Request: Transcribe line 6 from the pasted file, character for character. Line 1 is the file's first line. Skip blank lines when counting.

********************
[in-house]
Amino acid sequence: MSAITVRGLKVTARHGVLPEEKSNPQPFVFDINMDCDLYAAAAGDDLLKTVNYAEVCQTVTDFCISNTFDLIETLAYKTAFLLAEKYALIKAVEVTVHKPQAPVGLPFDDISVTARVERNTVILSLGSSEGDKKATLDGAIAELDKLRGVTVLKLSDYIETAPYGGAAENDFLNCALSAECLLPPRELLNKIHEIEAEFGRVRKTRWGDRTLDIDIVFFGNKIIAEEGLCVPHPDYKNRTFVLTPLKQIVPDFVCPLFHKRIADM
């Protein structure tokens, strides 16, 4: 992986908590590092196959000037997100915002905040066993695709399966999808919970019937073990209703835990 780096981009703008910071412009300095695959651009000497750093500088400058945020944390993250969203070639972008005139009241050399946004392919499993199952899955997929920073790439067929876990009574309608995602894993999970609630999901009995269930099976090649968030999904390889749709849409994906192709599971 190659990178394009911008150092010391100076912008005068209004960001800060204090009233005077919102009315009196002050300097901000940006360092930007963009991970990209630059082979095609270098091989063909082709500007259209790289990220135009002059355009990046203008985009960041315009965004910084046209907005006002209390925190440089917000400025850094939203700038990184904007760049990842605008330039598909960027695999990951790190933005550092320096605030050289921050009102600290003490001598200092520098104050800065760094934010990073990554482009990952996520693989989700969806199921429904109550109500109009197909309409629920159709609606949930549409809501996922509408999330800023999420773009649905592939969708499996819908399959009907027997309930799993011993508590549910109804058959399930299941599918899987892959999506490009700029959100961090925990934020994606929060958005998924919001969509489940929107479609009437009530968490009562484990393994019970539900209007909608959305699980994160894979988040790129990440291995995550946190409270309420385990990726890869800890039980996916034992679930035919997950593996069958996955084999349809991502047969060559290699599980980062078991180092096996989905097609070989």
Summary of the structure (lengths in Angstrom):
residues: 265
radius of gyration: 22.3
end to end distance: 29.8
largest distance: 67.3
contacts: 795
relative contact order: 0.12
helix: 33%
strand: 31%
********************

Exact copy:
radius of gyration: 22.3